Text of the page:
Brain death significantly reduces isolated pancreatic islet yields and functionality in vitro and in vivo after transplantation in rats.
Although approximately 1 million islets exist in the adult human pancreas, current pancreas preservation and islet isolation techniques recover <50%. Presently, cadaveric donors remain the sole source of pancreatic tissue for transplantation. Brain death is characterized by activation of proinflammatory cytokines and organ injury during preservation and reperfusion. In this study, we assessed the effects of brain death on islet isolation yields and functionality. Brain death was induced in male 250- to 350-g Lewis rats by inflation of a Fogarty catheter placed intracranially. The rats were mechanically ventilated for 2, 4, and 6 h before removal of the pancreas (n = 6). In controls, the catheter was not inflated (n = 6). Shortly after brain death induction, a significant increase in serum tumor necrosis factor-alpha (TNF-alpha), interleukin (IL)-1beta, and IL-6 was demonstrated in a time-dependent manner. Upregulation of TNF-alpha, IL-1beta, and IL-6 mRNA was noted in the pancreas. Brain death donors presented lower insulin release after glucose stimulation assessed by in situ perfusion of the pancreas. Islet recovery was reduced in brain death donors compared with controls (at 6 h 602.3 +/- 233.4 vs. 1,792.5 +/- 325.4 islet equivalents, respectively; P < 0.05). Islet viability assessed in dissociated islet cells and in intact cultured islets was reduced in islets recovered from brain death donors, an effect associated with higher nuclear activities of NF-kappaB p50, c-Jun, and ATF-2. Islet functionality evaluated in vitro by static incubation and in vivo after intraportal transplantation in syngeneic streptozotocin-induced diabetic rats was significantly reduced in preparations obtained from brain death donors. In conclusion, brain death significantly reduced islet yields and functionality. These observations may lead to strategies to reduce the effects of brain death on pancreatic islets and improve the results in clinical transplantation.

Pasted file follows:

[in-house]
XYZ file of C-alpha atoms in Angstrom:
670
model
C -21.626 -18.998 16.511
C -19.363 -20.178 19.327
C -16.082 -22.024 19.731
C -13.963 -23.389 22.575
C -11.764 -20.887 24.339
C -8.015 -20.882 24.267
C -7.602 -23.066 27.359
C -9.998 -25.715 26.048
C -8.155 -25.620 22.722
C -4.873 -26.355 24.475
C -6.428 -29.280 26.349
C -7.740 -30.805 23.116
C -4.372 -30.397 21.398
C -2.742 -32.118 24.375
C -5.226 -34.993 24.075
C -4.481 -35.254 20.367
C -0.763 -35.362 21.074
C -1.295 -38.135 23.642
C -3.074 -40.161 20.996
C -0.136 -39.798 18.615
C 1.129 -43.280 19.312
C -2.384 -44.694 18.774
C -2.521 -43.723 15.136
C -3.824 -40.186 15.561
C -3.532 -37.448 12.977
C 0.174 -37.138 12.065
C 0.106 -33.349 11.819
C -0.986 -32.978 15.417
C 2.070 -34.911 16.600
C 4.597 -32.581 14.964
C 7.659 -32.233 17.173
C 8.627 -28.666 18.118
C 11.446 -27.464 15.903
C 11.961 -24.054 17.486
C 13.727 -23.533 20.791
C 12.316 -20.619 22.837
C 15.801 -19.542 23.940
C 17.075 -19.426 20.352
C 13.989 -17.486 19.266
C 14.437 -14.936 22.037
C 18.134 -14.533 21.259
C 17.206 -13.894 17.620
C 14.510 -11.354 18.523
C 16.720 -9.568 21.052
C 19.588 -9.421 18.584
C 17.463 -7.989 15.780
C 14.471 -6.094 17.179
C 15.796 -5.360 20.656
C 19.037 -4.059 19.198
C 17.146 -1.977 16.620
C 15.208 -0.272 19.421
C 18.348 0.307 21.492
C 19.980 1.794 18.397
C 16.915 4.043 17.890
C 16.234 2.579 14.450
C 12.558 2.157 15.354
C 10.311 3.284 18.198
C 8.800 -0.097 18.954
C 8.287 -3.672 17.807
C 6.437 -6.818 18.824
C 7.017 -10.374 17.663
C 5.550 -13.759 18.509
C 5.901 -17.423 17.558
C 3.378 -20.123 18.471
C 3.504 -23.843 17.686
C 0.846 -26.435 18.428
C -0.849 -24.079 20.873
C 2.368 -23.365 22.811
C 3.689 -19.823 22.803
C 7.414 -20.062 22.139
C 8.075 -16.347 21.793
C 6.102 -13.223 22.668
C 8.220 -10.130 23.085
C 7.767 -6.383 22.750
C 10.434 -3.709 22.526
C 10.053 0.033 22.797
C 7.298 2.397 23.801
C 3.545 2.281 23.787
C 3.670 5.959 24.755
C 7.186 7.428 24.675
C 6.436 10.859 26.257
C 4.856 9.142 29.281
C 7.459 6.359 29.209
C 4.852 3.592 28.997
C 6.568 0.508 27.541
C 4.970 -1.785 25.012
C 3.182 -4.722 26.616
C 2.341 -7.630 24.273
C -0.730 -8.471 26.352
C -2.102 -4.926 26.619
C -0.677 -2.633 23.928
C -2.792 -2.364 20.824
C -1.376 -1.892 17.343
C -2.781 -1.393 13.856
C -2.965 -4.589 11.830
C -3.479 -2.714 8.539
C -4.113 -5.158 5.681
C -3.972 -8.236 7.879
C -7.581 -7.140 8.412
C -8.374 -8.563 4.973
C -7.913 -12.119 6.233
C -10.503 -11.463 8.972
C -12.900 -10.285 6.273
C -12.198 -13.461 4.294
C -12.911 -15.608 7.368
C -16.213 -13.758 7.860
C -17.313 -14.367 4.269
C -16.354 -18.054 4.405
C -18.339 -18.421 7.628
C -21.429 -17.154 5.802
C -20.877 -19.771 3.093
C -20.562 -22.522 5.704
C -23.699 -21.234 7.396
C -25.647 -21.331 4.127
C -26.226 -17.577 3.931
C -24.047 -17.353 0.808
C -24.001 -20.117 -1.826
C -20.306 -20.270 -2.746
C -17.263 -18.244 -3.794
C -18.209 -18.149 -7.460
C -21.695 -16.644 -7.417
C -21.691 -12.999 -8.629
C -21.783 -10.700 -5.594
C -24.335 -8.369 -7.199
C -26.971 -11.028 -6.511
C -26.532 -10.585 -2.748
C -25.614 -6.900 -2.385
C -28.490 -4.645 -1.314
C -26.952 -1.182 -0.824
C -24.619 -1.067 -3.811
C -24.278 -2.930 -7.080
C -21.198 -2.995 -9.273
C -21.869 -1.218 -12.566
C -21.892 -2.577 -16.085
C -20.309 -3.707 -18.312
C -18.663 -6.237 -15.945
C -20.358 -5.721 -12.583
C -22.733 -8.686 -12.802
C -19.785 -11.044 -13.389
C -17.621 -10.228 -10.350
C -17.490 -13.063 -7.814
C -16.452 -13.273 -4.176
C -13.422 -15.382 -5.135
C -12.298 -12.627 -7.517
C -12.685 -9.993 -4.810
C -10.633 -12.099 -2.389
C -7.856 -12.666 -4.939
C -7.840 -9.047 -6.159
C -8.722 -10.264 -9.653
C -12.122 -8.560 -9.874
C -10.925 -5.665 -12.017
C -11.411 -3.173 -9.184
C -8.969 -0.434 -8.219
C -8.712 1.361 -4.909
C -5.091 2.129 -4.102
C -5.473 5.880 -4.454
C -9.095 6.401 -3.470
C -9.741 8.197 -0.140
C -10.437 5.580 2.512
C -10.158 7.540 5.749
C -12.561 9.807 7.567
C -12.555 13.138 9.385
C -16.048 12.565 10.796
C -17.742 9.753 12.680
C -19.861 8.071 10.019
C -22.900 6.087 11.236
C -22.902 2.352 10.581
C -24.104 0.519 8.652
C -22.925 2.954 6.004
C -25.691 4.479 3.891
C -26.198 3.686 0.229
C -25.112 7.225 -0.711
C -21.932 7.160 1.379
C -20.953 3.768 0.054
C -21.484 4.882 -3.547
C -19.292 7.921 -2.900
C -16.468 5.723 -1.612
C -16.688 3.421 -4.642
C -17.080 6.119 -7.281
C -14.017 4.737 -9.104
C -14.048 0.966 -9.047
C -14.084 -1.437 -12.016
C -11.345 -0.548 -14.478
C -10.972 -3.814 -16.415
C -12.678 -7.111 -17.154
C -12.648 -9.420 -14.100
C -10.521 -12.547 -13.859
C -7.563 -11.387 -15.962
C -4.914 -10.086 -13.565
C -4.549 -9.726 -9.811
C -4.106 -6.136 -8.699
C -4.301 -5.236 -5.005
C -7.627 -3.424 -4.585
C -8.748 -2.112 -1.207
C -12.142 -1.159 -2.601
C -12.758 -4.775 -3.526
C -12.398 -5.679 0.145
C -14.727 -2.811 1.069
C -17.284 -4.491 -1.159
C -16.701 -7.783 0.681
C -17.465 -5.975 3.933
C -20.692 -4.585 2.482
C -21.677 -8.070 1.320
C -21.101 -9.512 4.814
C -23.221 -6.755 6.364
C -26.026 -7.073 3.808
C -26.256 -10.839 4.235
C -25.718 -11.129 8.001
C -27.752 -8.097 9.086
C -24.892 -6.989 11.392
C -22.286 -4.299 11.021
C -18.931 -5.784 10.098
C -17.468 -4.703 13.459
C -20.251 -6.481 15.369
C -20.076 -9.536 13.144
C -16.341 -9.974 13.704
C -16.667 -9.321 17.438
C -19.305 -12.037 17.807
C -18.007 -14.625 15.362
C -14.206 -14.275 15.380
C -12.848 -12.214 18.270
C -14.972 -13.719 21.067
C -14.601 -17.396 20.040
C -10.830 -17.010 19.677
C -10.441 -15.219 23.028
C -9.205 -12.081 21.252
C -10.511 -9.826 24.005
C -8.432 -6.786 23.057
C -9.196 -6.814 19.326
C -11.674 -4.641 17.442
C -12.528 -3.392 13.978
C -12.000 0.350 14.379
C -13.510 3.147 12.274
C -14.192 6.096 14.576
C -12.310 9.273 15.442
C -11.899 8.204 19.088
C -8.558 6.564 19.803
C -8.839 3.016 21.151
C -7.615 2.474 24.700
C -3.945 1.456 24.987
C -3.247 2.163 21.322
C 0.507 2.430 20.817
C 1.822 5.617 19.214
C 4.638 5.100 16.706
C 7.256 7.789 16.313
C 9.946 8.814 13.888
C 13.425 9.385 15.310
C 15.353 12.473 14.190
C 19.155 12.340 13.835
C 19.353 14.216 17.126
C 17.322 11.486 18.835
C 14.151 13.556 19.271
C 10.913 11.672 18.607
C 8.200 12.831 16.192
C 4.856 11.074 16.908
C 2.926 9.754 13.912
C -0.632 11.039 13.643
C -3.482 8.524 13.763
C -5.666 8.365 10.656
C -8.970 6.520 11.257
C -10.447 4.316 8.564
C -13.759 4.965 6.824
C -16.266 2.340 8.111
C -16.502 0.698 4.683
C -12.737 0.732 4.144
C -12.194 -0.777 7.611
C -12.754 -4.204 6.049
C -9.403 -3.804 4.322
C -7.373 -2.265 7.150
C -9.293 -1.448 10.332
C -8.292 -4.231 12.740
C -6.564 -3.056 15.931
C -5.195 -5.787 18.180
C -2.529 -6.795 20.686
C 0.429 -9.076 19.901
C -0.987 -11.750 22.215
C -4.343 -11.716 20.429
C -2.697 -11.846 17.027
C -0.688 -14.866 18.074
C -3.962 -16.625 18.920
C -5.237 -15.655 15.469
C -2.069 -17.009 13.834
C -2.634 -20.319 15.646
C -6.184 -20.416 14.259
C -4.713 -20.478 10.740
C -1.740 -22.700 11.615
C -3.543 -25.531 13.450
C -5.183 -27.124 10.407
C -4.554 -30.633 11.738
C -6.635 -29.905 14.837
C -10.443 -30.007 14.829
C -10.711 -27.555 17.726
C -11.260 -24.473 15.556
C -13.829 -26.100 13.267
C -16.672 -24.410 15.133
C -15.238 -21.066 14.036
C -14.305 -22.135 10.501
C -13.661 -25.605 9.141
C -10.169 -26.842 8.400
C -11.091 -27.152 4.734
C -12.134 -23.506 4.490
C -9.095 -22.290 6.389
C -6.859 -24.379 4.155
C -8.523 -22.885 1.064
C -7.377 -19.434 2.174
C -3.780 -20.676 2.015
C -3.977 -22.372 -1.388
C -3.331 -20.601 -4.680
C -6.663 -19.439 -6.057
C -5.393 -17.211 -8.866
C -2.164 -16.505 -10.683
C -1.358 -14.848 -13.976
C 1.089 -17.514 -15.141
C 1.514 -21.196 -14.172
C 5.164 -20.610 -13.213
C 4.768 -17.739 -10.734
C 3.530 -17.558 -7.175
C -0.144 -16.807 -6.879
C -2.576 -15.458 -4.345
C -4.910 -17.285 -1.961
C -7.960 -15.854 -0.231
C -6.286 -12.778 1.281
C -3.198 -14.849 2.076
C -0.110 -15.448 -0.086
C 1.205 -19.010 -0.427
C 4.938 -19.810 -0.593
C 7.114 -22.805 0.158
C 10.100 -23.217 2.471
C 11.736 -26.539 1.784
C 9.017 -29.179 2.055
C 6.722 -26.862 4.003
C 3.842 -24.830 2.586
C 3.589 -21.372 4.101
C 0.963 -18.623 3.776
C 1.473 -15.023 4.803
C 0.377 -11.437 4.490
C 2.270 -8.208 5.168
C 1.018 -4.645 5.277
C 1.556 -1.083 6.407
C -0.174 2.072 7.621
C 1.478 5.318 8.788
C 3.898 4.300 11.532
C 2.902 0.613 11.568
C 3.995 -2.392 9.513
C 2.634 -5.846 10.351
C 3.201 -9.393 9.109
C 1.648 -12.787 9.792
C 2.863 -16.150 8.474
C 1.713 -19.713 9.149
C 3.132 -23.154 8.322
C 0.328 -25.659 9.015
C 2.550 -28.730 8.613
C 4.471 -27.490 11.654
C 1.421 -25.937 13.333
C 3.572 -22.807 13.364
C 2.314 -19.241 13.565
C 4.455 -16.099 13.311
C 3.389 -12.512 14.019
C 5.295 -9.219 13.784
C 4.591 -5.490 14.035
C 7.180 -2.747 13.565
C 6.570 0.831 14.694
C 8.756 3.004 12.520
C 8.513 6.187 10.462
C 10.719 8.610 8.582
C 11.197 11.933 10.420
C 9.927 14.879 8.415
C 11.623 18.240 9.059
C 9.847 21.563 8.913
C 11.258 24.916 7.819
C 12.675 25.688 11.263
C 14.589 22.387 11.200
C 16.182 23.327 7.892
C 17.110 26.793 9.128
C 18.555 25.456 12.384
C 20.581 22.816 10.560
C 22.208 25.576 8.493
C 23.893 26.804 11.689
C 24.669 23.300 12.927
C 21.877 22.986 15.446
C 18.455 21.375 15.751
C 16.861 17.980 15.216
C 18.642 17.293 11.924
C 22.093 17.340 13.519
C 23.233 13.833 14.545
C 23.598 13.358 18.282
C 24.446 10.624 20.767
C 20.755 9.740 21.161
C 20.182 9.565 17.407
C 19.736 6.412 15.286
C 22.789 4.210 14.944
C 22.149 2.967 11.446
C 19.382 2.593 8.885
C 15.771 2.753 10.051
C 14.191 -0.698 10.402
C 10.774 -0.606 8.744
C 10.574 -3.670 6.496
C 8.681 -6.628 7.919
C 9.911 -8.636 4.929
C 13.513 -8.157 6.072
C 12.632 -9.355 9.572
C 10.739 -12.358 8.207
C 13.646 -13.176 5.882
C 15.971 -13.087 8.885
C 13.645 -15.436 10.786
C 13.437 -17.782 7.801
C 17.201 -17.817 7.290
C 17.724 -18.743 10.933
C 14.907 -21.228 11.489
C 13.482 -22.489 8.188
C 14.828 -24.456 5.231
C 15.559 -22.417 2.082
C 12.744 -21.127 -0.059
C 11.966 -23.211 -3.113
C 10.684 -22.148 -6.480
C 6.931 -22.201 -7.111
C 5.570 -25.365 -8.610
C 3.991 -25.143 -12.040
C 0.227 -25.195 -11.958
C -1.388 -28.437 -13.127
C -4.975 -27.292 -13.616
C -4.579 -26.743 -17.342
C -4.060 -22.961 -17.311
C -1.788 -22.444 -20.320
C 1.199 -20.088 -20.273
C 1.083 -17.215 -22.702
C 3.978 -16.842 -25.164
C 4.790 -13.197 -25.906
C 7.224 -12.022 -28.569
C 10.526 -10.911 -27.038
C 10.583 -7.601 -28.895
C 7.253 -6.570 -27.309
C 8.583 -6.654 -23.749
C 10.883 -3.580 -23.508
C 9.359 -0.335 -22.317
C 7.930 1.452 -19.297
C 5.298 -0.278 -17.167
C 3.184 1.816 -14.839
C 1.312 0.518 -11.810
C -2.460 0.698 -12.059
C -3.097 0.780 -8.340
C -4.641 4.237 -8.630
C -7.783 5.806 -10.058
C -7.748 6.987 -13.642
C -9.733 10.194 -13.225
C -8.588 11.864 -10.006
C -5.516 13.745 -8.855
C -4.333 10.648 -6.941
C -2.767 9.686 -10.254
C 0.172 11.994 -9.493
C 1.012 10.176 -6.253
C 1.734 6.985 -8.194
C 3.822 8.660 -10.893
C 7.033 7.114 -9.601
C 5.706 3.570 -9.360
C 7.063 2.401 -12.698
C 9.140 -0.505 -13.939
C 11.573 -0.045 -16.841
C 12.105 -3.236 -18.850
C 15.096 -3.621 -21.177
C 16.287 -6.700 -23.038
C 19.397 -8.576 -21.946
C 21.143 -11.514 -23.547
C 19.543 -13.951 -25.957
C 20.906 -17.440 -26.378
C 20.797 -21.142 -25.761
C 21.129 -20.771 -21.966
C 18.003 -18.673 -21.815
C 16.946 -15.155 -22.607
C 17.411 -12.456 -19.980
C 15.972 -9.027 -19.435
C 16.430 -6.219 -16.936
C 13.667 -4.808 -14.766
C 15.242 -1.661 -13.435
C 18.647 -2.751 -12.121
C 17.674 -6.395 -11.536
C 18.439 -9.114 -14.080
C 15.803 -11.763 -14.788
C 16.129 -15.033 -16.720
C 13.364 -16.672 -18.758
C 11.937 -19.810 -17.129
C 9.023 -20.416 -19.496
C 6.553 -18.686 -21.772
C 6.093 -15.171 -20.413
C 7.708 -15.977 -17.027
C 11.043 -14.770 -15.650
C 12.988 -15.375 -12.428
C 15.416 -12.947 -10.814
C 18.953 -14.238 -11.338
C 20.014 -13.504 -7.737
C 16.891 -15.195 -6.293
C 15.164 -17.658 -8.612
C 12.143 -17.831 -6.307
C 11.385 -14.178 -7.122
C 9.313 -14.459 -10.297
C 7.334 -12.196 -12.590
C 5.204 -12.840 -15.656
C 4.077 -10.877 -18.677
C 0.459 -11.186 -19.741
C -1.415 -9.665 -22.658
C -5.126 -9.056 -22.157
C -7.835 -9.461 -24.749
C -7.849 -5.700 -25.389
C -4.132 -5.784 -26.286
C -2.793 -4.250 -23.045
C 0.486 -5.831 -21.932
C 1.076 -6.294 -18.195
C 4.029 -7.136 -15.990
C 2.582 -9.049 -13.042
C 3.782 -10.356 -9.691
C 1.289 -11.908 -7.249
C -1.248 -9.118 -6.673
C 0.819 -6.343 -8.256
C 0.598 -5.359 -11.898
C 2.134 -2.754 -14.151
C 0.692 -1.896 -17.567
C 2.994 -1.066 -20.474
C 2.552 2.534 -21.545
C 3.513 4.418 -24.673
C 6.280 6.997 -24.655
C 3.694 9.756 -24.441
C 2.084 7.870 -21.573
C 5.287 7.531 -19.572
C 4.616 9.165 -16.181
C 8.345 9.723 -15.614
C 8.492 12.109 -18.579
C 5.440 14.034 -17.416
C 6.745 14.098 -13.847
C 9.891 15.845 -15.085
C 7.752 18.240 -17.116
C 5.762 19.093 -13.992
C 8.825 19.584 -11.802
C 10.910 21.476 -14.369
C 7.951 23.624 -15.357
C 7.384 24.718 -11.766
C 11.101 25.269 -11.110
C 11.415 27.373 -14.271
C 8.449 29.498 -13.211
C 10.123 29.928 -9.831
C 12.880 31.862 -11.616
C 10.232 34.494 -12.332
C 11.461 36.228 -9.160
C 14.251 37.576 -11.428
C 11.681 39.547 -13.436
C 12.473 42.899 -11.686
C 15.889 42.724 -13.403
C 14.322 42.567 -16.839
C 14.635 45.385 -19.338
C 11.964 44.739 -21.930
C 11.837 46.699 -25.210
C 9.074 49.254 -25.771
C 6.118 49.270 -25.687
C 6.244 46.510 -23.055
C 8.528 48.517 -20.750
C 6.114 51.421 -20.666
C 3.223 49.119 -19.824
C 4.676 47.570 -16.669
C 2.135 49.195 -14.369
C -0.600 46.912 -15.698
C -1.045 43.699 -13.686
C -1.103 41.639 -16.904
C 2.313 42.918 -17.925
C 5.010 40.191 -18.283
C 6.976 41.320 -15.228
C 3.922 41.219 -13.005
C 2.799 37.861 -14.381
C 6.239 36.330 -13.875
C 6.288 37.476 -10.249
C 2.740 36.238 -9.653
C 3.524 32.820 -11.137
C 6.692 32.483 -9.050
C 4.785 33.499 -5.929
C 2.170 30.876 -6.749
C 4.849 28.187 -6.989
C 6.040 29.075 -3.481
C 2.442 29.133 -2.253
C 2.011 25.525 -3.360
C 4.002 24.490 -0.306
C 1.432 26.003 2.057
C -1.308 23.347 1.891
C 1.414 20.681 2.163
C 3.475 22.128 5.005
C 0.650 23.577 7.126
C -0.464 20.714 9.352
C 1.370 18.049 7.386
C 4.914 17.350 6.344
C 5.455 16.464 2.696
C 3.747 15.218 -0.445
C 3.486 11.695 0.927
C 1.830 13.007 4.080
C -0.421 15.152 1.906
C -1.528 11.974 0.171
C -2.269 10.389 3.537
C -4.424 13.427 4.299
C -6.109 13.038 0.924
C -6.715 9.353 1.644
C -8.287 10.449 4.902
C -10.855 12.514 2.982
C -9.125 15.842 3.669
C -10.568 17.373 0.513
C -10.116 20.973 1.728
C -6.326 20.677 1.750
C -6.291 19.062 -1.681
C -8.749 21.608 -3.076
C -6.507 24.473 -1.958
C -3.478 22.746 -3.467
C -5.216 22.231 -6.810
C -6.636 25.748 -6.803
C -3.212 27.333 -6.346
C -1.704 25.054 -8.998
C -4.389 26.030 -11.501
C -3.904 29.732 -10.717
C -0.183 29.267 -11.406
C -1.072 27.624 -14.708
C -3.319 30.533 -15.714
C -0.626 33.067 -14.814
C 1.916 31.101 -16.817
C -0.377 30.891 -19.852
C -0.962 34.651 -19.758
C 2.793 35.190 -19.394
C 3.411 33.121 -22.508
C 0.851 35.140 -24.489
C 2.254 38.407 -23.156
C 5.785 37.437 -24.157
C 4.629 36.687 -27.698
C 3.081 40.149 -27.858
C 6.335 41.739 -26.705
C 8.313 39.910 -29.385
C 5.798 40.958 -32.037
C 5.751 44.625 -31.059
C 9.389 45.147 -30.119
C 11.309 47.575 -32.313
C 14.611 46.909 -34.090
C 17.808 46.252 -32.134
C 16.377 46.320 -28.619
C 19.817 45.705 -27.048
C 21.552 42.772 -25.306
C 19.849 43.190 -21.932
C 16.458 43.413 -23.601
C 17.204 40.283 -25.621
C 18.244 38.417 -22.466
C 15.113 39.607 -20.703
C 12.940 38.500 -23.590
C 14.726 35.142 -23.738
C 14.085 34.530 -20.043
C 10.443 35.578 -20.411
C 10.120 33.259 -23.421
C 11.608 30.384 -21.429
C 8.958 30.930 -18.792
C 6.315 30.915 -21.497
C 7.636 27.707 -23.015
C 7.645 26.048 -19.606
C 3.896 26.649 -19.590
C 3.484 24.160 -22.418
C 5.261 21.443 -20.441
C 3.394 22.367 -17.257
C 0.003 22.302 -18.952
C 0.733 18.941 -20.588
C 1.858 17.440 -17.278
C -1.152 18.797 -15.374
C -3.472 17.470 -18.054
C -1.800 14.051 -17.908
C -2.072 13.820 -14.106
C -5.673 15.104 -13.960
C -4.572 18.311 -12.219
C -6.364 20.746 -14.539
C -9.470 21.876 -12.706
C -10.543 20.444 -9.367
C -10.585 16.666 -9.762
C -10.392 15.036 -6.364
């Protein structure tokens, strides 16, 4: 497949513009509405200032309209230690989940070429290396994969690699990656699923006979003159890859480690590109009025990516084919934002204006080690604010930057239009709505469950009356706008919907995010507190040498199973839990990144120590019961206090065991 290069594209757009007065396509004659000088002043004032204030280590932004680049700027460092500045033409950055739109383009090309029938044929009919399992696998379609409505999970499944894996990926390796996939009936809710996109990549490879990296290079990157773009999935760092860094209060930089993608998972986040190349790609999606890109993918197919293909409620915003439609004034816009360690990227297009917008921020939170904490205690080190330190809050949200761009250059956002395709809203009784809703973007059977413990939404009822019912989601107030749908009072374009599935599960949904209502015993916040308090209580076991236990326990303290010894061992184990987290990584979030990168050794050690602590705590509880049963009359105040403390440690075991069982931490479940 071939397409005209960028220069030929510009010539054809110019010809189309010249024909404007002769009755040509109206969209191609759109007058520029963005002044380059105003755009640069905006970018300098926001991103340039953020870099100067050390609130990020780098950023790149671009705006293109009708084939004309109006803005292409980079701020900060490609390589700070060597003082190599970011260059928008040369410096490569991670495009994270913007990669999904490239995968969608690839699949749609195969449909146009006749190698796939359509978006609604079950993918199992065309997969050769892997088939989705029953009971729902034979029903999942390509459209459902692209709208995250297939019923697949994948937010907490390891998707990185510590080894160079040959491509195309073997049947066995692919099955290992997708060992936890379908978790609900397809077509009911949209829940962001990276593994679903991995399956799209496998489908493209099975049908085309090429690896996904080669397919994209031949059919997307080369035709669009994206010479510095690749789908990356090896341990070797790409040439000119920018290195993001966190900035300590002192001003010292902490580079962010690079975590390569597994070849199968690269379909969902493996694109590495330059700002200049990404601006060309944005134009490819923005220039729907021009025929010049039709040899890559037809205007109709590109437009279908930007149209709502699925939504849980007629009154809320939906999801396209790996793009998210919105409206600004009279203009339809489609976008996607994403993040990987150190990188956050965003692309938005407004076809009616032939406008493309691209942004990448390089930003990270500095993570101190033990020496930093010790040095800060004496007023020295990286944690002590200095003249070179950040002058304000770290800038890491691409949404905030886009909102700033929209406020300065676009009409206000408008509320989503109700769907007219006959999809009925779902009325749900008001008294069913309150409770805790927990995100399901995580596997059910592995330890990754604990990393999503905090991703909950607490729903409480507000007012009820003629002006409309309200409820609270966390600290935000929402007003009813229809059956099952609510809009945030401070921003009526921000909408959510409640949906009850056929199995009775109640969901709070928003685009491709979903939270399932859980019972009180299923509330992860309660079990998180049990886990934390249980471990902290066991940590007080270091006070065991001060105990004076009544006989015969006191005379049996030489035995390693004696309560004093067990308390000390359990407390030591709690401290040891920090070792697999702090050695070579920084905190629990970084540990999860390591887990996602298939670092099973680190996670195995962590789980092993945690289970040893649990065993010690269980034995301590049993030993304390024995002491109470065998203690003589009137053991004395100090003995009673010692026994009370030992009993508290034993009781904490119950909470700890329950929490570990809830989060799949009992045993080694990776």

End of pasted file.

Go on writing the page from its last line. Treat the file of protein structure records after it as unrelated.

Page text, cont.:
Contreras, JL; Eckstein, C; Smyth, CA; Sellers, MT; Vilatoba, M; Bilbao, G; Rahemtulla, FG; Young, CJ; Thompson, JA; Chaudry, IH; Eckhoff, DE
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